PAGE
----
The final step toward a Smart Grid is what is called an OpenADR system. OpenADR was initially an initiative of the US government that aimed to research and promote ‘Open’ ADR systems. ‘Open’, in this case, refers to the ability (or choice) of different ADR systems to share their data and processes. The sharing promotes interoperability, with homes, factories, stadiums, and even cities becoming akin to plug-and-play devices. If it helps, the word ‘open’ is used similarly in the phrase Open API. And API stands for Application Programming Interface and it’s basically how computer programs talk to each other If the API is open, it is transparent and readily available to interact.
The OpenADR Alliance was finally founded out of a group of interested parties and tasks itself with promoting what is now termed a Smart Grid. Something called a Smart Meter has been invented and, like earlier ADR systems, it records electricity usage and transmits data back to the electricity company so that the company can both monitor and alter electricity production and dispensation. The difference between a Smart Meter and earlier ADR systems is that a Smart Meter allows two-way communication. With the introduction of Smart Meters into peoples homes and offices, proponents of an open ADR system hope that we will be able to achieve true communication between buildings on a ‘grid.’ And this two-way communication between a house and a provider that, in turn, ‘spider-webs’ out into a town or city or country, is a Smart Grid.
Real, Sustainable Solutions
This isn’t the future. According to the International Energy Agency, if existing technologies were implemented globally, we’d already avoid 6.5 billion tonnes of CO2 emissions. And that report was released in 2012.
The meeting in Paris is the 21st session of the Conference of the Parties to the 1992 United Nations Framework Convention on Climate Change (UNFCCC). The most famous document to come out of the meetings was the 1997 Kyoto Protocol, which aimed to limit certain countries to specific emissions percentages. It was arguably a failure, but the meeting this year – called COP21 – is expected to produce a new protocol that is, with hope, more binding.
To quote Tom Kerber of Park Associates, “The value proposition for traditional energy management is based primarily on the return on investment in the form of energy savings. Selling products and services has been challenging; consumers are not naturally in the market for energy-saving devices. Given that consumer interest in stand-alone energy management products and services is low, the utility channel struggles to develop messaging and a strong selling process to bring these products and services into the mainstream.”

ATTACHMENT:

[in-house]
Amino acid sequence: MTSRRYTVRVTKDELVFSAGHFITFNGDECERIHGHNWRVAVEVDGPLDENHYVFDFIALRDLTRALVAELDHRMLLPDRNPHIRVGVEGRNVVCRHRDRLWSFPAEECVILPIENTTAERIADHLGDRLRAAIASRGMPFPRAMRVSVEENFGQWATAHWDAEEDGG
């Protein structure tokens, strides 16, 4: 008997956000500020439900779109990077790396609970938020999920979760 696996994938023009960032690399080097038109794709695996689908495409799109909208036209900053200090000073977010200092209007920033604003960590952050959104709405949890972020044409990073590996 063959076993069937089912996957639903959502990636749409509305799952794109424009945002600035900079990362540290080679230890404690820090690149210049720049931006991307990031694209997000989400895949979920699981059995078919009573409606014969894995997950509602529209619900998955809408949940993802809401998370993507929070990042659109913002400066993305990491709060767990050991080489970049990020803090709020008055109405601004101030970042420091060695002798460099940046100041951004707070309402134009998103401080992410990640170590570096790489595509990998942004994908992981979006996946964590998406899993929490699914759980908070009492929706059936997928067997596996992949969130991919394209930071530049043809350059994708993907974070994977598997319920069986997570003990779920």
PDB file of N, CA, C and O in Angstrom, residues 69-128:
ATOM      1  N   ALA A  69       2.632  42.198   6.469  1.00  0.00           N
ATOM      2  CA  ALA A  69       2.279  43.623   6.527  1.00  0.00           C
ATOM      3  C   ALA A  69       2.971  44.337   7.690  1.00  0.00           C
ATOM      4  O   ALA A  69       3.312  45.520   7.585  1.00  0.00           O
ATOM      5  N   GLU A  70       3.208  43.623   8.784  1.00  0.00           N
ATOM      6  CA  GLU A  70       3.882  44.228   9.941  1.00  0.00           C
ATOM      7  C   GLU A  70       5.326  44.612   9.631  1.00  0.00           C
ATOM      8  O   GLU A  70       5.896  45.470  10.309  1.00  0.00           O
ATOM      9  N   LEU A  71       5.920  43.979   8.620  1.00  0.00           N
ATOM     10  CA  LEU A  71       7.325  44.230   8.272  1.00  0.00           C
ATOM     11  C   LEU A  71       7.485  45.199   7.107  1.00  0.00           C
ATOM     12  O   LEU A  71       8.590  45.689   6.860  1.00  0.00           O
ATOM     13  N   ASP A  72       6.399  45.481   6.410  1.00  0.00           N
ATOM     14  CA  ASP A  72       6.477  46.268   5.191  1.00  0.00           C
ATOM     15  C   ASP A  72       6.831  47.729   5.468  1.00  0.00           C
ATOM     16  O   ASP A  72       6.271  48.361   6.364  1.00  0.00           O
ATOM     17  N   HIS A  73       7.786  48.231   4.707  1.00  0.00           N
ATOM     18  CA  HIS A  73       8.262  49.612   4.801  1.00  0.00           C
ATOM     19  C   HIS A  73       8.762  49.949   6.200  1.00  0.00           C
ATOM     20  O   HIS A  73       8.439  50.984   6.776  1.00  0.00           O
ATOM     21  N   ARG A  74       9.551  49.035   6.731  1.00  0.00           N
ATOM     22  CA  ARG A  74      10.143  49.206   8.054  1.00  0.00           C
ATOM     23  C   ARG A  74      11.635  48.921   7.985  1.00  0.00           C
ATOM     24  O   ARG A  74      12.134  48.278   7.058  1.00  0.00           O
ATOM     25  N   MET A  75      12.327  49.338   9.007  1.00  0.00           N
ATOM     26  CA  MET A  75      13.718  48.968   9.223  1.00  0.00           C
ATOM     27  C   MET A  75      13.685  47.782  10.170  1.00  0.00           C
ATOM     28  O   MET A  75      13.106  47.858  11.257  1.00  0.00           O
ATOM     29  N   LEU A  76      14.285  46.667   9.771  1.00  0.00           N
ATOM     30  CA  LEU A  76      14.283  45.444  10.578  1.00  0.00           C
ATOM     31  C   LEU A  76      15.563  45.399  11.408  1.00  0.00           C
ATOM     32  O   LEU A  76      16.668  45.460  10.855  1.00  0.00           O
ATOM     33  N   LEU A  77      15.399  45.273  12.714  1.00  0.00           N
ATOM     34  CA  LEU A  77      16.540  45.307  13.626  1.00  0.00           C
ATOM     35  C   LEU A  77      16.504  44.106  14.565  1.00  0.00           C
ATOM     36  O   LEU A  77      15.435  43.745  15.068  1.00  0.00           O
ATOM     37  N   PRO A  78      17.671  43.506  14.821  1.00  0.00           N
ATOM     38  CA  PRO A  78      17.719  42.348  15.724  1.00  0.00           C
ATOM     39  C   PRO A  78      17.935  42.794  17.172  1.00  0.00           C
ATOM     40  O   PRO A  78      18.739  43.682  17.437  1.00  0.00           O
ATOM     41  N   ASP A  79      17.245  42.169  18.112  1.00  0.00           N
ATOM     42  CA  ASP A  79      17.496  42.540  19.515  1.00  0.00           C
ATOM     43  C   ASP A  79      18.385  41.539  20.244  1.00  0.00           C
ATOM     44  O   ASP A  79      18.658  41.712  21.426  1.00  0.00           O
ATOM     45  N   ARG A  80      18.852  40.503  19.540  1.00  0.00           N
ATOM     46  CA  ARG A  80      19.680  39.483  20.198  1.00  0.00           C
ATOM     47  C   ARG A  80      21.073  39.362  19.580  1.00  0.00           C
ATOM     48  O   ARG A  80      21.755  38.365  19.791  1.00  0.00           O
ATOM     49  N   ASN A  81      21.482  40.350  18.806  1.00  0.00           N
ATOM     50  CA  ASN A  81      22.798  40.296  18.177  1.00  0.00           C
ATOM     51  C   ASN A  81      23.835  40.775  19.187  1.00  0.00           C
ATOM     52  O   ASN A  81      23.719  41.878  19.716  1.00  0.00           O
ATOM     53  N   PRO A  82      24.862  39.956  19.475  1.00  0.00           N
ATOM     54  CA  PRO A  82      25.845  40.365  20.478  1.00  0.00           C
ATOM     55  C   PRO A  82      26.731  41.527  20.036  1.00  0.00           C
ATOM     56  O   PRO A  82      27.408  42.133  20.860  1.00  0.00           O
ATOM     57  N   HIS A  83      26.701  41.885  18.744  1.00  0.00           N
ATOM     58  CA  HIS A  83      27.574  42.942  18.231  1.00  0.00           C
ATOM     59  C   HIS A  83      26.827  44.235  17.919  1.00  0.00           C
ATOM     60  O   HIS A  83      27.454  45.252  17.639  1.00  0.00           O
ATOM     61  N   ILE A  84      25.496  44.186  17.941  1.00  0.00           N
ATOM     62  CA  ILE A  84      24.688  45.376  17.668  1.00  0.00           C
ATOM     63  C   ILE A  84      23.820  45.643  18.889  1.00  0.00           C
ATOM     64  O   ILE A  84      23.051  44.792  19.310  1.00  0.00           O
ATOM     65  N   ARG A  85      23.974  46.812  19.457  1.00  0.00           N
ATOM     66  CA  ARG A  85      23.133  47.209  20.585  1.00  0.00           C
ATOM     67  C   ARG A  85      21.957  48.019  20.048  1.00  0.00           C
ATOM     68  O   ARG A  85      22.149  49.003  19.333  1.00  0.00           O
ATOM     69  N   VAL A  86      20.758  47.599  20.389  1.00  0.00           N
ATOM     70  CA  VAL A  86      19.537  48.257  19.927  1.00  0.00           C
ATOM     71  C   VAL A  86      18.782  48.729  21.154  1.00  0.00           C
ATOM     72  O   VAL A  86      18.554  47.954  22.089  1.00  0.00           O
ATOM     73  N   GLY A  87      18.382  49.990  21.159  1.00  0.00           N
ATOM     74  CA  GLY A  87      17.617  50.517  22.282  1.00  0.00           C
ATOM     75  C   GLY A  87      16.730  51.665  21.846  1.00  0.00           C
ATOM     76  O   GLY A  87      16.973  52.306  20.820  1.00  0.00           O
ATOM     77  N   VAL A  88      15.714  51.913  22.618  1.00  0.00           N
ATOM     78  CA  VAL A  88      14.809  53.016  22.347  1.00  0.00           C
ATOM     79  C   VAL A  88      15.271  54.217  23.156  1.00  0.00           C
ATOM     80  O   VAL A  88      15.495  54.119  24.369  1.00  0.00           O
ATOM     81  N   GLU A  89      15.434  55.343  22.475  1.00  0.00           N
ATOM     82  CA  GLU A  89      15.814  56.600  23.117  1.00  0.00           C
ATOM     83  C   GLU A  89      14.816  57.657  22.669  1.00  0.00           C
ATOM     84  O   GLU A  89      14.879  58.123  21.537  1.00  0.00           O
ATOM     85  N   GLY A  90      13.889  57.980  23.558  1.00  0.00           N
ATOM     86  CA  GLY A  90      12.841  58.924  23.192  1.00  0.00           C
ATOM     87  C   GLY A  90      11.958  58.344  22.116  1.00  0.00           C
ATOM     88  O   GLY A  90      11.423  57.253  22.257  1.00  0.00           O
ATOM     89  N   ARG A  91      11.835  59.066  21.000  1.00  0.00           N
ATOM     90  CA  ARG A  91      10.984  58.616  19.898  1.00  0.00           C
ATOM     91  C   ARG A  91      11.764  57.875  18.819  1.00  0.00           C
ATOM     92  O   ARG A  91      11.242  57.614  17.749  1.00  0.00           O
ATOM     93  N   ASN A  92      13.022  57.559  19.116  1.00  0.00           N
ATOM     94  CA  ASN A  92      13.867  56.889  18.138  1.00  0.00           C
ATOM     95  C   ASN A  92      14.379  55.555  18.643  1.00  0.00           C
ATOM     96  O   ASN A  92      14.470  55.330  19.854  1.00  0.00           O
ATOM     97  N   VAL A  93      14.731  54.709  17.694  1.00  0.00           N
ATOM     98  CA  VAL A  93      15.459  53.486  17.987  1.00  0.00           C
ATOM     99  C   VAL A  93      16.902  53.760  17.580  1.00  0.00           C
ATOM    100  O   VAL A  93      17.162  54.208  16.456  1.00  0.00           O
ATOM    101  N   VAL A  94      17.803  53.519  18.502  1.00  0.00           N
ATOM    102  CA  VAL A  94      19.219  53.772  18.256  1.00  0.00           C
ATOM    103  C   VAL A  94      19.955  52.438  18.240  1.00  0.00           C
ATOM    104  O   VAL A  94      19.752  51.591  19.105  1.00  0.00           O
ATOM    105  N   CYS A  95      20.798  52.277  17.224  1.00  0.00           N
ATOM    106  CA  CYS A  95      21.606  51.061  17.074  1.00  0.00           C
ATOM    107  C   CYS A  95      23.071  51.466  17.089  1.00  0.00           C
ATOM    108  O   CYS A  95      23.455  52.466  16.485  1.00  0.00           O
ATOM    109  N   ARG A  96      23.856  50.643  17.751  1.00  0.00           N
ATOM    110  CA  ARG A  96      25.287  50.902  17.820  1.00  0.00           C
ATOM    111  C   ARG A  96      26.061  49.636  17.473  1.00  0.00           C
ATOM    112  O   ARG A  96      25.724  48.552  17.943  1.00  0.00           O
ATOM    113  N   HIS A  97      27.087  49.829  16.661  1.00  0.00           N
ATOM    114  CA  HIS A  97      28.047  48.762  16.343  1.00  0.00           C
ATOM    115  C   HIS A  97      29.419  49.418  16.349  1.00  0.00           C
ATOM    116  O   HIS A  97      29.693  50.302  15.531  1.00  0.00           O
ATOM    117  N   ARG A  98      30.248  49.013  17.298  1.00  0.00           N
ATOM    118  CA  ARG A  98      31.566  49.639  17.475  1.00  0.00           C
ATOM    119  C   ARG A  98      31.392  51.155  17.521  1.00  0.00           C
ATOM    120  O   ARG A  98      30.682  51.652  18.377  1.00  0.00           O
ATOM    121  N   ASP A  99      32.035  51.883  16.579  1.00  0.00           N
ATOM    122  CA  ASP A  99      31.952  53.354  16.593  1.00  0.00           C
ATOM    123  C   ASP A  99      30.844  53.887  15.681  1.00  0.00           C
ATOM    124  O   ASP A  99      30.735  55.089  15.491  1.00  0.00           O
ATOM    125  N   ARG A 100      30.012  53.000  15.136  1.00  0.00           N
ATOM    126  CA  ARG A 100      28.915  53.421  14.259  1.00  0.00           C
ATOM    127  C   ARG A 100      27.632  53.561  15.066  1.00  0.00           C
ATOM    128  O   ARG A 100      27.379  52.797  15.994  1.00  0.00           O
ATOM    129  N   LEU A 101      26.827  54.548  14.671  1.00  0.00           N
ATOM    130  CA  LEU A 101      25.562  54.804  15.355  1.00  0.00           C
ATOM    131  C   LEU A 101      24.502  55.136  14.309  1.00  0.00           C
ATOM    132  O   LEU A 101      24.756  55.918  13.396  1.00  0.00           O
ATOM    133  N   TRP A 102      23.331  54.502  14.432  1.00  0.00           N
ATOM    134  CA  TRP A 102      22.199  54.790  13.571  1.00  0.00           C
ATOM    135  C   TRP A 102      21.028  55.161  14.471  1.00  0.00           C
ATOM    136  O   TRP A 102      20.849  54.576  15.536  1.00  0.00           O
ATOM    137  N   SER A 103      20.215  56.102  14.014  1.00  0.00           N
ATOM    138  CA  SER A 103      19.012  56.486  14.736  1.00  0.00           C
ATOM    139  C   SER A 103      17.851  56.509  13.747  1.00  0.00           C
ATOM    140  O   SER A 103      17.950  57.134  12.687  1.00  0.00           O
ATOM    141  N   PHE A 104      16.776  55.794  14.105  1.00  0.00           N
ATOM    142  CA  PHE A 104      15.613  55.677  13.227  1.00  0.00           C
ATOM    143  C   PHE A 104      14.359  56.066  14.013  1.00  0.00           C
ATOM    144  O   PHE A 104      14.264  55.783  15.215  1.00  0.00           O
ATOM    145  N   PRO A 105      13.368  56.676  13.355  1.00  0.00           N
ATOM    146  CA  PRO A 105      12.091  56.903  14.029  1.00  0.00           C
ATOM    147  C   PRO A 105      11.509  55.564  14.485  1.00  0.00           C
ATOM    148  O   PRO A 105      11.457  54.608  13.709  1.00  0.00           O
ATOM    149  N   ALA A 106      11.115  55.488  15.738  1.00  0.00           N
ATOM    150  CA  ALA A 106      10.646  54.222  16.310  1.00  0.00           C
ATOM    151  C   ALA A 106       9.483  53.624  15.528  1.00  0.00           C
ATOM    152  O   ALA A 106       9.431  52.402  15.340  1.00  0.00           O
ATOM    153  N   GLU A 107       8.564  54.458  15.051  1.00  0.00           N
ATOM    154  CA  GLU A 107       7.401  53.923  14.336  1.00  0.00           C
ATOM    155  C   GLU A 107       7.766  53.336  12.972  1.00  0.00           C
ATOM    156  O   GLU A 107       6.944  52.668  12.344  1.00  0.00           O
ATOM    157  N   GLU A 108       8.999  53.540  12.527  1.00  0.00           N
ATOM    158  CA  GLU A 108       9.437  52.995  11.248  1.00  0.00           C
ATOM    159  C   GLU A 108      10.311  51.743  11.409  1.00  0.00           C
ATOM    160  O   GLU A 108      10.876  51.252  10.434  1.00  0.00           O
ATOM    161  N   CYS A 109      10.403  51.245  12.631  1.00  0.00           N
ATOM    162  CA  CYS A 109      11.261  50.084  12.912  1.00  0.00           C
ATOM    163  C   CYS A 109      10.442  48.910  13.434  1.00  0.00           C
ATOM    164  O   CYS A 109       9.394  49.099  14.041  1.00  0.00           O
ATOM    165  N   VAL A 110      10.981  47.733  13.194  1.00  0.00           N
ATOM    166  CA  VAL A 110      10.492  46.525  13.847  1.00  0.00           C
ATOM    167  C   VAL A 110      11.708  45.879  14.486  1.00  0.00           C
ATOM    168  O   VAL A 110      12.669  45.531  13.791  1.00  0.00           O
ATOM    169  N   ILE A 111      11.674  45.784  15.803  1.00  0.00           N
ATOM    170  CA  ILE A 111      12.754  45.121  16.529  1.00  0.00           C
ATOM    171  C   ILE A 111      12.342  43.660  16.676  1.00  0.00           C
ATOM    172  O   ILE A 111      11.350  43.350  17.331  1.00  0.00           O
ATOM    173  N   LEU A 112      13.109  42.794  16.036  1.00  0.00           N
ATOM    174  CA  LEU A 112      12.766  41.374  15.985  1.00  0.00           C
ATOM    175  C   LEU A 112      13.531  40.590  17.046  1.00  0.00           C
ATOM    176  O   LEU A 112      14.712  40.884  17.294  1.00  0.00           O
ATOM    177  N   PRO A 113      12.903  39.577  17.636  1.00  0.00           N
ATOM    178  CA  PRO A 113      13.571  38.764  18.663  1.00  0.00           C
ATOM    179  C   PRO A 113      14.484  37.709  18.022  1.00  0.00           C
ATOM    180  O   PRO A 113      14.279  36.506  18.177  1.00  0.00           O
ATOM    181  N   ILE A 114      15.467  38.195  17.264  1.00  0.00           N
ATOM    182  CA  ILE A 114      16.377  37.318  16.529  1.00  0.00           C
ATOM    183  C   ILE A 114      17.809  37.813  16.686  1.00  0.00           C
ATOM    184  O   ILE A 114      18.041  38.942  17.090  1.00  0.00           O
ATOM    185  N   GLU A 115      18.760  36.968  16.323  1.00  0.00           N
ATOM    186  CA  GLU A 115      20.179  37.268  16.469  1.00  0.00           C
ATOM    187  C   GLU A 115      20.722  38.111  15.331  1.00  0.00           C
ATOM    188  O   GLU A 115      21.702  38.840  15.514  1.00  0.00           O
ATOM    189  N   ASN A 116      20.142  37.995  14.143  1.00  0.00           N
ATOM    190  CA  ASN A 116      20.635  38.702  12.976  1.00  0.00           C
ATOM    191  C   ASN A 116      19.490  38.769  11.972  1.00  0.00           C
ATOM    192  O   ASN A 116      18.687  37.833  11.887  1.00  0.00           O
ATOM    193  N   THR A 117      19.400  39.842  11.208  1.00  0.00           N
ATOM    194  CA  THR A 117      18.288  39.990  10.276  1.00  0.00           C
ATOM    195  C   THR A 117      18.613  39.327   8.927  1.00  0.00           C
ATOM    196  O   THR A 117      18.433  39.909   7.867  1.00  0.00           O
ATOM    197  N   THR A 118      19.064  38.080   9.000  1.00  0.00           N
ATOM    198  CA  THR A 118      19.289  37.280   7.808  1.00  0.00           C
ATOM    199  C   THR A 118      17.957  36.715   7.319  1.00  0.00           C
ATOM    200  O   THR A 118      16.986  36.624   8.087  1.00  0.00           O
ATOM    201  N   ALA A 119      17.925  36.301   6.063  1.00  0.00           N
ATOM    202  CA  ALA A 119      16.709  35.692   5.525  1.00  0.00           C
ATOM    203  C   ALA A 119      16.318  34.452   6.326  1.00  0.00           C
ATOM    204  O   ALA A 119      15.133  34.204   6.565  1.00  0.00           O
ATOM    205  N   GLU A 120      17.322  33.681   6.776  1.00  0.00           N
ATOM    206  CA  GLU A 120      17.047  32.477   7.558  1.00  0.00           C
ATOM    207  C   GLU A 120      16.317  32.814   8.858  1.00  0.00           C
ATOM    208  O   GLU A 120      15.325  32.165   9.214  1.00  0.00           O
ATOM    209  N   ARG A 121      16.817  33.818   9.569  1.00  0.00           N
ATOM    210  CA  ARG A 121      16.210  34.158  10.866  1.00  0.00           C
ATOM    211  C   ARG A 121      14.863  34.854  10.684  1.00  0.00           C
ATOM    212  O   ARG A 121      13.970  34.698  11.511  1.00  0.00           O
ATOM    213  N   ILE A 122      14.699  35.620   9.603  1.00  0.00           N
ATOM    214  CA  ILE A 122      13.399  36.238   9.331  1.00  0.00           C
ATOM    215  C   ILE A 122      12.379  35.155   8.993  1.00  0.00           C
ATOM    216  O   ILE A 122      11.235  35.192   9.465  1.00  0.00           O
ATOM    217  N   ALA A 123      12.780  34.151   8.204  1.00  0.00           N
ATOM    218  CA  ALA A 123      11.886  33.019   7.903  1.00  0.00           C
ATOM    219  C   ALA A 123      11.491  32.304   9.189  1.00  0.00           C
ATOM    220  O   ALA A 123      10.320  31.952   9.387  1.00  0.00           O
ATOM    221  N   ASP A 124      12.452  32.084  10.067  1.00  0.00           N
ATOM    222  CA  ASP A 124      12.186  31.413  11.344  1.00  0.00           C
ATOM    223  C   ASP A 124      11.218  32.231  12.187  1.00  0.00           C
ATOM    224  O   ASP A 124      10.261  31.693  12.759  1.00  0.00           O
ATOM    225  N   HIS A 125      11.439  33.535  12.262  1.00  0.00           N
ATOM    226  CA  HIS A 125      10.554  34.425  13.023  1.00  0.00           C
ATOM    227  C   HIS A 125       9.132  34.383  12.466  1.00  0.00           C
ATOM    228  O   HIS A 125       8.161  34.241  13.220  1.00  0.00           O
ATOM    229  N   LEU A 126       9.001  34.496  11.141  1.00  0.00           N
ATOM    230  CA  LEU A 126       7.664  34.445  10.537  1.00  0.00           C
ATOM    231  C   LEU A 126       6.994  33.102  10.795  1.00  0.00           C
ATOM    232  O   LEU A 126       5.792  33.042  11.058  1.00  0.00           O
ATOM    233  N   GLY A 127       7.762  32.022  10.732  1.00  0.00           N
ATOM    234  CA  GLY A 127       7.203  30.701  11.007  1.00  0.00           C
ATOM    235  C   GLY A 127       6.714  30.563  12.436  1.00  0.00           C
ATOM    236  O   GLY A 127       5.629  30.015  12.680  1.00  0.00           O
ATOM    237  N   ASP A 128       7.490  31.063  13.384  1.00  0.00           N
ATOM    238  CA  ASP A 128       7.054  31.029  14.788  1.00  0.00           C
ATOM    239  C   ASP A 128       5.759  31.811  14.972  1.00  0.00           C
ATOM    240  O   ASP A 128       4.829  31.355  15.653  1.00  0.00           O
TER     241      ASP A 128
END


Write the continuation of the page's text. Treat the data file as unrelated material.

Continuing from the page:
In my opinion, this is the perfect argument as to why governments should be spearheading the move toward smarter technologies. Individuals don’t know enough to care and energy companies don’t want to change their extremely profitable business models. Unfortunately, governments don’t have a great track record with innovations except when it comes to weapons and the space race.
It isn’t just important for the most powerful governments right now either. If you traveled in the 80s or 90s to ‘Third World Countries’, you’d find a huge lack of landline phones. But if you traveled now, you’d see an abundance of cellphones. In the same way, according to Barbara Grady, “the growth of electricity could skip the building of big power plants with centrally controlled grids, and instead evolve from smaller, distributed renewable electricity generators linked and managed by Internet-based software. Those systems most likely would include storage technologies allowing solar and wind power to provide the load even at night or when the air is still.”
And like I mentioned earlier – this isn’t the future. Costa Rica did it. For 75 days, then entire country of Costa Rica was powered by renewable energies. Specifically, the energy sector did not use fossil fuels, but they were still used by the transportation industries. Still, it’s the perfect combination of government spearheading, industrial acceptance and innovation, and individual desire.
80% of Costa Ricans have heard of climate change and 98% of those believe in it. And, according to the same UN report, Costa Ricans are willing to buy environmentally friendly products and to pay more to acquire them.
An ironic – if one can say that – issues is that if we don’t transition fast enough, then global warming will cause waterpower to become less efficient and less possible. The slower we transition to renewable energy resources, the fewer renewable energy resources we’ll have to transition to.
But it can be done. It has been done. Additionally, the US state of Hawaii has passed legislation to have the whole state run on renewable energy energy by 2045. And Sweden aims to have its whole country on renewable energies with the capital, Stockholm, being emissions-free by 2050.
With current technology, energy can be harnessed from water, wind, the sun, and the warmth of the earth (geothermal energy). And with Smart Grids and Smart Battery Systems, energy can be stored and transferred between customers with negligible loss.
With what we have now, we could stop our little Speed of Pollution from ever making it to Earth, not to mention Proxima Centauri (or the 28 roundtrips it can do with our current energy emissions).
This is not the future – this is now.
Part Two of our COP21 Series. Read Part One here.